jjohnson1957 is right up to the point he intimates a woman has a moral right to abort a baby (jj is okay as long as he stipulates her right is legal and only a legal right); society has an interest is what is held to be moral and immoral, since such conceptions - irrespective of whether we, as a society, acknowledge such, or otherwise - influence our conception of law, and its limitations... A society which allows the systematic extermination (murder, by definition), of the most vulnerable among us, has descended into organized barbarism, and - it goes-without-saying - has repudiated the inalienable - right-to-life; this reduces the Law to human whim (today the understanding of law may favor an individuals interest, but the social-political winds may shift, and the same individual will come to be disenfranchised...).

If the legality of abortion is overturned then, that is the end of that grisly satanic procedure...); abortion can never be made to accord the moral law (if a woman has cancer of the cervix  or some other life threatening malady, and if in treating the malady the baby is lost, then such is an unintended consequence of attempting to save the mother's life; such is not abortion...)! But, if an individual - or group of individual's - choose to argue abortion as a moral good/right, they must delineate their moral code/conception of what constitutes moral, and provide a principled defense of such a code. Such a delineation, and such a defense is not at all possible; such a moral code ineluctably will be inherently contradictory, and such is the reason why - since 1973 - the argument for abortion has never taken place on the moral ground - even by so-called 'moral-philosophers.' Abortion, simply cannot be defended on a moral ground!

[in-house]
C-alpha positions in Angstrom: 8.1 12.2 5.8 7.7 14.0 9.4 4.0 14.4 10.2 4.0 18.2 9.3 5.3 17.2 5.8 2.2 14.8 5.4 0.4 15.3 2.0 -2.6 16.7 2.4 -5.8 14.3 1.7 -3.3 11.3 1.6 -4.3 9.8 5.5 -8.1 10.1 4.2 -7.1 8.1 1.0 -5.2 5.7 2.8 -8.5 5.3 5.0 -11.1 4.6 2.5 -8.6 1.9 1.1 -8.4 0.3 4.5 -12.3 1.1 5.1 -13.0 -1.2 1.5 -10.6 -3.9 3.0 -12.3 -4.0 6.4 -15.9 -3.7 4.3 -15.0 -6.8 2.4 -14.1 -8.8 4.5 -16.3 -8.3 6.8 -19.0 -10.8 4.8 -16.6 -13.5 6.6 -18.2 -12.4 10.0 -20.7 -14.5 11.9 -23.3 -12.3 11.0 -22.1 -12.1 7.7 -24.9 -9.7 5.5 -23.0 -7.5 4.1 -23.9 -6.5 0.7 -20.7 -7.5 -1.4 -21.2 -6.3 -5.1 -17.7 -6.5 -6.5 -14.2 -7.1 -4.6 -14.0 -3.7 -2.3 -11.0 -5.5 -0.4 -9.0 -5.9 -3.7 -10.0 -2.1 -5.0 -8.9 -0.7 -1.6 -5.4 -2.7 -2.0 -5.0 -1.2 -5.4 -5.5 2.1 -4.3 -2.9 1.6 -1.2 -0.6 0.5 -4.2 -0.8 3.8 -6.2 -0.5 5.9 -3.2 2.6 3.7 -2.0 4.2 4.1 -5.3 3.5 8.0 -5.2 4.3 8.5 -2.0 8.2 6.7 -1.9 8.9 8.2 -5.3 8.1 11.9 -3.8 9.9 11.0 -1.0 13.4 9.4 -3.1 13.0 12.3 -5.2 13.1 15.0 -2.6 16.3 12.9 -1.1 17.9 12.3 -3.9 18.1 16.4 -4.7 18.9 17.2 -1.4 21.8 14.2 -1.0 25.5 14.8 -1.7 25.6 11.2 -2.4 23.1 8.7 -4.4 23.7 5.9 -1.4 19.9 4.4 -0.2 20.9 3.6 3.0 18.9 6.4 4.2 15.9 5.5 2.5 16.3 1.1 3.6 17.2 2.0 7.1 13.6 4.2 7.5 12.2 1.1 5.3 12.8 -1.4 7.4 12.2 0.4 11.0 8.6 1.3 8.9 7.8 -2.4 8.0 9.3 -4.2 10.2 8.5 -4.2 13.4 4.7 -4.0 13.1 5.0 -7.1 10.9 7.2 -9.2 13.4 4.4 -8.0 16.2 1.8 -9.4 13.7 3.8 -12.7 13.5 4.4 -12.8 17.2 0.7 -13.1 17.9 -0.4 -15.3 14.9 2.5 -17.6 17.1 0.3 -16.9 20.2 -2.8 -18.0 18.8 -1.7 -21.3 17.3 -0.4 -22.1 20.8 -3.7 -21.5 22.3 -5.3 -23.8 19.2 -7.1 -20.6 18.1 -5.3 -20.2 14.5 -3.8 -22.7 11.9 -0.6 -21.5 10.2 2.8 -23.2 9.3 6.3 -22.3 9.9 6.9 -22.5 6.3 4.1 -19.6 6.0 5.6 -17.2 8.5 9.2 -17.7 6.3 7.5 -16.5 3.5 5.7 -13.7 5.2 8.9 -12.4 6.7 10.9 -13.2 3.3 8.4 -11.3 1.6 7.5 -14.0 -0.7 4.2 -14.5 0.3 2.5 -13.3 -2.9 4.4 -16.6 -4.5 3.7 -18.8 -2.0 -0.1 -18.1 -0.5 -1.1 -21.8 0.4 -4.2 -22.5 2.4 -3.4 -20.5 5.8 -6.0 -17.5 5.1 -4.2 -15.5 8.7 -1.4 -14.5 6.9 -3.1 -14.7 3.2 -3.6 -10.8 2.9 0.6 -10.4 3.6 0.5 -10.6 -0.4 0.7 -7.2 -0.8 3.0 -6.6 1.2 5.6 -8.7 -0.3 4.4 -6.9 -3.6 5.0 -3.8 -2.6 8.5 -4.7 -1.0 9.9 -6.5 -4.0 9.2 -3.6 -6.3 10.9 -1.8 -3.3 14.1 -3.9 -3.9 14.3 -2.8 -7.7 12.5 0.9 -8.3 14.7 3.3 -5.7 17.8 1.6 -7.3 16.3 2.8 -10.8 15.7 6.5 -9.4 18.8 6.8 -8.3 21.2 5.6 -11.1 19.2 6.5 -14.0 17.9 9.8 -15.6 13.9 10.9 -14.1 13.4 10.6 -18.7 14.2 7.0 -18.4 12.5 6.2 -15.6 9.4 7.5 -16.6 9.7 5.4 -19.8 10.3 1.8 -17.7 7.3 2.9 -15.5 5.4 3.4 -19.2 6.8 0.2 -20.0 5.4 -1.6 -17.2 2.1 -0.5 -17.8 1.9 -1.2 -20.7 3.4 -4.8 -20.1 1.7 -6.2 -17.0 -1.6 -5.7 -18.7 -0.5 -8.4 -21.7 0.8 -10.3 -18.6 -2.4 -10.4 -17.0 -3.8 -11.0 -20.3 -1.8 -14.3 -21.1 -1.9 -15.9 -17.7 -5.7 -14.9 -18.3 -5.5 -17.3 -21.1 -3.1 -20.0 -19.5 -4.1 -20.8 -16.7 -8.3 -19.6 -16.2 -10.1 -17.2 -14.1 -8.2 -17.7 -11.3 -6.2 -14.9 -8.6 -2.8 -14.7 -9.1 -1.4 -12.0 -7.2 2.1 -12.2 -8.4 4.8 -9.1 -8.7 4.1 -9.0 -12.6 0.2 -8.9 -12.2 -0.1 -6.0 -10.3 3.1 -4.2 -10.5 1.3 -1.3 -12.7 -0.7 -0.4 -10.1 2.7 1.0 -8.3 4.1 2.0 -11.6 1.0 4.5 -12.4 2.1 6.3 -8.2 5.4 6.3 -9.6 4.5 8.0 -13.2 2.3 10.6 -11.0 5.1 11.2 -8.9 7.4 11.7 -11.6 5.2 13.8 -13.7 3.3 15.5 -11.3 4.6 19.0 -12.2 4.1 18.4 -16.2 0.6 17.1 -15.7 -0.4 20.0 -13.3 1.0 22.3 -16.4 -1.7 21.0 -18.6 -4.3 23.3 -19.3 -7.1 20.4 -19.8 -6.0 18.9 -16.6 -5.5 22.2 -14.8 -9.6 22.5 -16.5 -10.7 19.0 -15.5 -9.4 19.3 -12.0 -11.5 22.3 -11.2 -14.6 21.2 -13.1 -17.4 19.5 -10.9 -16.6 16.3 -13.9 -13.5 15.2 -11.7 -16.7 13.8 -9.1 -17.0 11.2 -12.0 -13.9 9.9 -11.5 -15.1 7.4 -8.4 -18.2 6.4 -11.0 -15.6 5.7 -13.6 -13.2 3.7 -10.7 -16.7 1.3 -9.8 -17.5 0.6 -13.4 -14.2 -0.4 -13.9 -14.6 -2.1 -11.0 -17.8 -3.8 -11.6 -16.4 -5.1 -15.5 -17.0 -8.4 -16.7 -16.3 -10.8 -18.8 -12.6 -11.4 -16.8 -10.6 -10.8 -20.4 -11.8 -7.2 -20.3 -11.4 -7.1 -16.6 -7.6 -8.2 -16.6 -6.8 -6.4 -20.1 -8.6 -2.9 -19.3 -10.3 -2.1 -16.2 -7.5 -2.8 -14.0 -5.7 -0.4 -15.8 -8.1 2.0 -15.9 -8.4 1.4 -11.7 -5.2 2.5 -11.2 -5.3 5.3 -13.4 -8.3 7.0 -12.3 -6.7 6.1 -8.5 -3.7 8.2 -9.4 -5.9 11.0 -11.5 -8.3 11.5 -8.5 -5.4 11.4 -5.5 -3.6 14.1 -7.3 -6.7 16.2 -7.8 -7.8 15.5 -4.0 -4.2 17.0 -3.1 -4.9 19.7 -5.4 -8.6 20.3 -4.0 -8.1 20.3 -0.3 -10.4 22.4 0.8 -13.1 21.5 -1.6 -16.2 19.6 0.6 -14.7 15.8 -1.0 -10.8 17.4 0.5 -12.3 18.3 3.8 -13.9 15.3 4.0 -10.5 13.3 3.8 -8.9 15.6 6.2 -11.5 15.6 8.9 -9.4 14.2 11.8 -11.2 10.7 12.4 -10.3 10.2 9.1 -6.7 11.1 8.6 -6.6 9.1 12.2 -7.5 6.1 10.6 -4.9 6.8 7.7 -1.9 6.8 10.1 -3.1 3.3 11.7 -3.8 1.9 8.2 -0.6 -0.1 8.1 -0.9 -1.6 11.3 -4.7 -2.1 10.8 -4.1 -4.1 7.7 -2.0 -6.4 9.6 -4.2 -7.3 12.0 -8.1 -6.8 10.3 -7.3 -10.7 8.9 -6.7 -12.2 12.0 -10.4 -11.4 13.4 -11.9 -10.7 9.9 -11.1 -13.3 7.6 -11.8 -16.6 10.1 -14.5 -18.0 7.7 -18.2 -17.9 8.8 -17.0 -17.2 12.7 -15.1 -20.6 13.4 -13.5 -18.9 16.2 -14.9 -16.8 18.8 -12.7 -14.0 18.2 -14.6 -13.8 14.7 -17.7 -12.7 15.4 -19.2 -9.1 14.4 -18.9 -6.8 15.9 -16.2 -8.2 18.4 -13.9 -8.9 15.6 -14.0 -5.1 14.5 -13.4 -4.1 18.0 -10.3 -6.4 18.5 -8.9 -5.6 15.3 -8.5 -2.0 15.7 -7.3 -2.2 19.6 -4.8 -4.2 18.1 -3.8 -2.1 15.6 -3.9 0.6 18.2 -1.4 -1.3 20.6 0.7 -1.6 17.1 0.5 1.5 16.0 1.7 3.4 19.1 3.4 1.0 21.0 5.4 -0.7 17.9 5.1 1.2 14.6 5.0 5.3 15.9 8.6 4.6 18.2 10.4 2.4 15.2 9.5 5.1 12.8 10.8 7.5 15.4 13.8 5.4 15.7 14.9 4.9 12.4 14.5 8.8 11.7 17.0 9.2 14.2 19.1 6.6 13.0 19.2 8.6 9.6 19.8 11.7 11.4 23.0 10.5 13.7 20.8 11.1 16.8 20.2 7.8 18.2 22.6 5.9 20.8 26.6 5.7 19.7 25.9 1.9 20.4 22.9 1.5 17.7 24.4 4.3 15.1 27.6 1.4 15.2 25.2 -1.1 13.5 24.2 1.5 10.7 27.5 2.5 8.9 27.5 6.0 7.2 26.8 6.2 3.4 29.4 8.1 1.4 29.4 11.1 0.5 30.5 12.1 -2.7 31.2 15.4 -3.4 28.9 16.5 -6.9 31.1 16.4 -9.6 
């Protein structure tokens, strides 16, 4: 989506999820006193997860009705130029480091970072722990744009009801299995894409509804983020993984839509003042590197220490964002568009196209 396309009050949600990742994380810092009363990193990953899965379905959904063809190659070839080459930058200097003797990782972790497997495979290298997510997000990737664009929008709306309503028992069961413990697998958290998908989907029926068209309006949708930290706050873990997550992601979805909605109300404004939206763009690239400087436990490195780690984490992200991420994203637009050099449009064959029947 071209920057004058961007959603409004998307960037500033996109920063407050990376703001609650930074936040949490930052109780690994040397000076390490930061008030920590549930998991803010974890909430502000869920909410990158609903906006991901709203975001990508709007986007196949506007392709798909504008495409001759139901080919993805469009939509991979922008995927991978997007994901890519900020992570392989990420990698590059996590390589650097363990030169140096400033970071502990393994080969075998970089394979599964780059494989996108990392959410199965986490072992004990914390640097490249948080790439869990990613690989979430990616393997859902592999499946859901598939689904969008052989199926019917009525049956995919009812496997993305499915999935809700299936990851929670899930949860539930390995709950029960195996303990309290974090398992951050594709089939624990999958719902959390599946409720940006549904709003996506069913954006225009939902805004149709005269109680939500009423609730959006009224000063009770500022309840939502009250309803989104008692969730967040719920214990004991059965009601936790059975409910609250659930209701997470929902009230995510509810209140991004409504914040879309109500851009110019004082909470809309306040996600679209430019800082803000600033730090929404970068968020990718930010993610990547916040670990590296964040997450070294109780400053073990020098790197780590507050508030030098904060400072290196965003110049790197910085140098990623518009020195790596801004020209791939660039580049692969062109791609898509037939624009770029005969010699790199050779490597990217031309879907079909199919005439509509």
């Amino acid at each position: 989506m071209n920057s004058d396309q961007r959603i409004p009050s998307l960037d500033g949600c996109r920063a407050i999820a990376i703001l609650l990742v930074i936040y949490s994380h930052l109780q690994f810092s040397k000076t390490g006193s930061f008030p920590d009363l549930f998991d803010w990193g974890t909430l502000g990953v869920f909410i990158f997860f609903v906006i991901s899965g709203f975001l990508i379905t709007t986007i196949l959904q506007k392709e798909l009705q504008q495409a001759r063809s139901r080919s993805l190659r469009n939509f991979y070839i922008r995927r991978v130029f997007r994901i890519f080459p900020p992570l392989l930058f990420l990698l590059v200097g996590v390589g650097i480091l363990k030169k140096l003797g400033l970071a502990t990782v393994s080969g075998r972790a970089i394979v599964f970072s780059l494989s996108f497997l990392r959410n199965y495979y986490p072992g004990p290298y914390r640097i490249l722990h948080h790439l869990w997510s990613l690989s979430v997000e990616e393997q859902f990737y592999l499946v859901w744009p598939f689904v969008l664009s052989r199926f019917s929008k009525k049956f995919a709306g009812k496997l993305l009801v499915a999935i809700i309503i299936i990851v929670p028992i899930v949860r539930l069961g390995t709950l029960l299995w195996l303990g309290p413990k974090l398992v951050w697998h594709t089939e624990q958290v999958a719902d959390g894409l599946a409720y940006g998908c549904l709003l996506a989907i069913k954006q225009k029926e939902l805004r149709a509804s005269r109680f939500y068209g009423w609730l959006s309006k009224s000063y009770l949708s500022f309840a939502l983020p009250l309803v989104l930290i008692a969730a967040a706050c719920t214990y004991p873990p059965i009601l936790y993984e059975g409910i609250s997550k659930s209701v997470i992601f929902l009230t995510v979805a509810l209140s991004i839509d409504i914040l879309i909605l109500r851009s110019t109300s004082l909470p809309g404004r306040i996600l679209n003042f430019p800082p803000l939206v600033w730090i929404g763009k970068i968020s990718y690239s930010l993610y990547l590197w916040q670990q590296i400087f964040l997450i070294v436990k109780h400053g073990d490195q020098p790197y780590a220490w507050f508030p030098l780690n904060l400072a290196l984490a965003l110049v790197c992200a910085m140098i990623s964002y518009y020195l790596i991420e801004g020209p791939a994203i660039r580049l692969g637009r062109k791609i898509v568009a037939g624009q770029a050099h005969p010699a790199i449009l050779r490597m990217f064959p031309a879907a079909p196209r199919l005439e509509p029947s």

Cordially, tjd



 What is your views on men having a vasectomy? I had one at age 42. 

Can we please stay on topic?  Why not write your own blog about the subject of vasectomy ? Many of us are interested in the topic of abortion would like this page to stay on topic . Thank you.

Good idea. I'll write a blog on it. Thanks for the tip.

You're welcome, and thank you for not taking offense, and for understanding.  

Hi, writer!

Well, if you rendered yourself sterile, such an action cannot be reconciled with Kant's Categorical Imperative (The chief duty of rational agents is perpetualization of rational agents), nor would it accord with the natural law (the formal cause of a reproductive organ points towards its final-cause i.e., 'perfection' i.e., goal/end raison-d'être - or reason-for-being); so - by each moral system the 'tubes-being-tied' - is immoral, but in rendering yourself incapable of reproduction you are not murdering anyone! If women have their eggs removed, they too perform an act which is immoral, but such an act is not murdering anyone in the process...